JERUSALEM — American officials have confirmed that Israeli warplanes struck a convoy deep inside Syria that was believed to be carrying sophisticated anti-aircraft weaponry to the Hezbollah militia group in Southern Lebanon.
As common here, Israeli officials refused to affirm or deny the assertion, but Syria's military command denied any attack on a convoy, claiming that Israeli air force jets struck a military research center near the capital city of Damascus on Wednesday at dawn Syria's military command.
The attacks have raised fears the Syrian crisis is spreading elsewhere in the region.
The nature of the strikes and its exact location were equally unclear, The Washington Post reported, noting some reports saying a convoy carrying weapons had been hit, while others, such as Syrian state media, claimed the target was near Damascus. Lebanon on Wednesday said its airspace had been violated by Israel several times.
Syrian rebel groups claimed the research center was in fact a known chemical weapons development site and posted a video allegedly showing a series of blasts shortly after the attack occurred. The video could not be authenticated. Also Wednesday, several rebel leaders claimed that they had attacked the site with mortar shells.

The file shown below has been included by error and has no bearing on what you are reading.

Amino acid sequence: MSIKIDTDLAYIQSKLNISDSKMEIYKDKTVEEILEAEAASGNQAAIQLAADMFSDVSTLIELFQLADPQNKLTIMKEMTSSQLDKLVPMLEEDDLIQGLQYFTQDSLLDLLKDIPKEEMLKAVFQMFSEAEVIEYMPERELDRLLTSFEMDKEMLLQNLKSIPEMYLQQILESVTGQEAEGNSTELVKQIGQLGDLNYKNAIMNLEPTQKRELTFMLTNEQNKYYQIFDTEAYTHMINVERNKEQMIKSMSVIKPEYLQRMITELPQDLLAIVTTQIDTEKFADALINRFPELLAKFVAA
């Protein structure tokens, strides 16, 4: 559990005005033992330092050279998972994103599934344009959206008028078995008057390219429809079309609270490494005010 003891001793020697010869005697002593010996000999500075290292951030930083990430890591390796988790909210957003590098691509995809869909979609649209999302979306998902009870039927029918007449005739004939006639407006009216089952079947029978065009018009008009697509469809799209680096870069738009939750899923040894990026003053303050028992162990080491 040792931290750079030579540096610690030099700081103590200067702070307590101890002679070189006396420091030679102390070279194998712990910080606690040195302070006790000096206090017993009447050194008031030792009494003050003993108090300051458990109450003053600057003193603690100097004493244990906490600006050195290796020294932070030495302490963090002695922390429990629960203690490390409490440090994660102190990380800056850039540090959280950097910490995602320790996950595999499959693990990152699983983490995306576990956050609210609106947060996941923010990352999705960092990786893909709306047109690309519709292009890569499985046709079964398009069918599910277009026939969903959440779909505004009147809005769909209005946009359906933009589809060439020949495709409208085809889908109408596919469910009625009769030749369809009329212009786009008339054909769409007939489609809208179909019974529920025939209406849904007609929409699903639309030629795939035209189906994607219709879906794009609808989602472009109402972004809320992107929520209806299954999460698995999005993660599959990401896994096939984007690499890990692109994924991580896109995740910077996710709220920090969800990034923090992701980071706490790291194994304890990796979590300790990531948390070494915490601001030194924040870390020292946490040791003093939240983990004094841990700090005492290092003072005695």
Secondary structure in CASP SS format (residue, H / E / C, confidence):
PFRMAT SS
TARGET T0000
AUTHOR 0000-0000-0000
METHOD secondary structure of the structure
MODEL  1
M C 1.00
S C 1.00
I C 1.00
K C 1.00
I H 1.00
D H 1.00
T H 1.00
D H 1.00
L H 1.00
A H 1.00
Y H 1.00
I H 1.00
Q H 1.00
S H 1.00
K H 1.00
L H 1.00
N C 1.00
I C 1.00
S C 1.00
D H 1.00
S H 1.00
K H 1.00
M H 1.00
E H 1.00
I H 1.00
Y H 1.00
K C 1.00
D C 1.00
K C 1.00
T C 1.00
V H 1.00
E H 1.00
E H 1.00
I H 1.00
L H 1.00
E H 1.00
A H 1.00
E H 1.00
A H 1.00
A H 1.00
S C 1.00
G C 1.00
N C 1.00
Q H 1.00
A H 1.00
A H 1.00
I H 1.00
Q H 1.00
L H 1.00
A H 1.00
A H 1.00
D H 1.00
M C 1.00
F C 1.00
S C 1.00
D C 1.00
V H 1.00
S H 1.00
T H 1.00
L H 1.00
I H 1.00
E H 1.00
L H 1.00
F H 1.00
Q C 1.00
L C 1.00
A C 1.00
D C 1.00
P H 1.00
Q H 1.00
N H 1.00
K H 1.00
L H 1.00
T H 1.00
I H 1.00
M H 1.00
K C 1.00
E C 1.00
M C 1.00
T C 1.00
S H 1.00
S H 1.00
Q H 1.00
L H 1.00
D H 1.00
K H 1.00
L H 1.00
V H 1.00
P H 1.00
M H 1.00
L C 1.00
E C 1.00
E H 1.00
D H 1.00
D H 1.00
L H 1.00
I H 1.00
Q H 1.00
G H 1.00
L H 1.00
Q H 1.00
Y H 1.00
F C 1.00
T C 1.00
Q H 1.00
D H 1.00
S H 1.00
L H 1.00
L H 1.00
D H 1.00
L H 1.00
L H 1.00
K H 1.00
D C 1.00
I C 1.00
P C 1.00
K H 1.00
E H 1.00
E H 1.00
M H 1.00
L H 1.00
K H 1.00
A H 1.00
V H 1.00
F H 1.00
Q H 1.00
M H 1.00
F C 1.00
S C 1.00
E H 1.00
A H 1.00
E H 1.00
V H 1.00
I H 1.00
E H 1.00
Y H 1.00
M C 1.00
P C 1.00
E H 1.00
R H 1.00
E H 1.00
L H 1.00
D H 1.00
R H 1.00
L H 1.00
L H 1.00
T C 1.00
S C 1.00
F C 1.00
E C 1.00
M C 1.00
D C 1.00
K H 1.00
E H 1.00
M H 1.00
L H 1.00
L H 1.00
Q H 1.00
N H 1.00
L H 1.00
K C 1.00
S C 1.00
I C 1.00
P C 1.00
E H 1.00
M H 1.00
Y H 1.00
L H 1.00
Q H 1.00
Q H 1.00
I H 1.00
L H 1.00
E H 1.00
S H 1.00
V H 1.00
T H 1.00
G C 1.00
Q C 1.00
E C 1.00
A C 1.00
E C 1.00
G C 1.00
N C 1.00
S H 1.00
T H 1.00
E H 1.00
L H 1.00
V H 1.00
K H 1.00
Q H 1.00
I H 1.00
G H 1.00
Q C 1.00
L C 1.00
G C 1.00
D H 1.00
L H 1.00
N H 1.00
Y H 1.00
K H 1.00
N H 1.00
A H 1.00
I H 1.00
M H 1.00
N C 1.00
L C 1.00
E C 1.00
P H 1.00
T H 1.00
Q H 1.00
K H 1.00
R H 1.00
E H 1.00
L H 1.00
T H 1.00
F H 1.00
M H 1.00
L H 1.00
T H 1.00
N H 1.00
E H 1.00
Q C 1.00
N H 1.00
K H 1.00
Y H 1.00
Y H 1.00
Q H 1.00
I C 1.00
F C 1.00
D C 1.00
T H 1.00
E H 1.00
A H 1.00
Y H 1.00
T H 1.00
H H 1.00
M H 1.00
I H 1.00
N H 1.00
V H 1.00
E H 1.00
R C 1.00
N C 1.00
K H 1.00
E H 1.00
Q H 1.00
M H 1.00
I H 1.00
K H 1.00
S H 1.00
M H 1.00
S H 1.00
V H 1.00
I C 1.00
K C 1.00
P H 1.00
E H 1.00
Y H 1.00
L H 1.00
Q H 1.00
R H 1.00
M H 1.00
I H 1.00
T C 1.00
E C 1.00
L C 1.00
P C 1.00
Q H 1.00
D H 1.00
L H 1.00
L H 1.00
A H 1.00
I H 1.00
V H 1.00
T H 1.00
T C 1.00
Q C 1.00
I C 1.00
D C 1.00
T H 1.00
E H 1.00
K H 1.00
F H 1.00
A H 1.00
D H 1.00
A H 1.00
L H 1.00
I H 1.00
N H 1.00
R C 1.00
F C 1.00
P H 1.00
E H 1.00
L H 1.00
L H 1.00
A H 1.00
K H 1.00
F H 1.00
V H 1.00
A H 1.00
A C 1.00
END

Israel's news site Ynet said Israeli intelligence had been aware of the military research center for decades. “Some of the center's studies have been presented as civilian in nature,” the site wrote.
"It’s a secret governmental body that answers directly to [Syrian President Bashar al] Assad and aggregates all of Syria's military research institutes," said Yiftah Shafir of the Jaffee Center for Strategic Studies in Tel Aviv.
The US official who confirmed the strike on the convoy also said Israel had informed the American government of the operation.
The White House warned Syria not to transfer weapons to Hezbollah. "Syria should not further destabilize the region by transferring weaponry to Hezbollah," AFP reported Deputy National Security Advisor Ben Rhodes as saying.
The beleaguered Syrian government wants to deflect attention from talk of missile transfers to terror groups on Lebanese soil, which some believe could open it to more international condemnation and possible international intervention.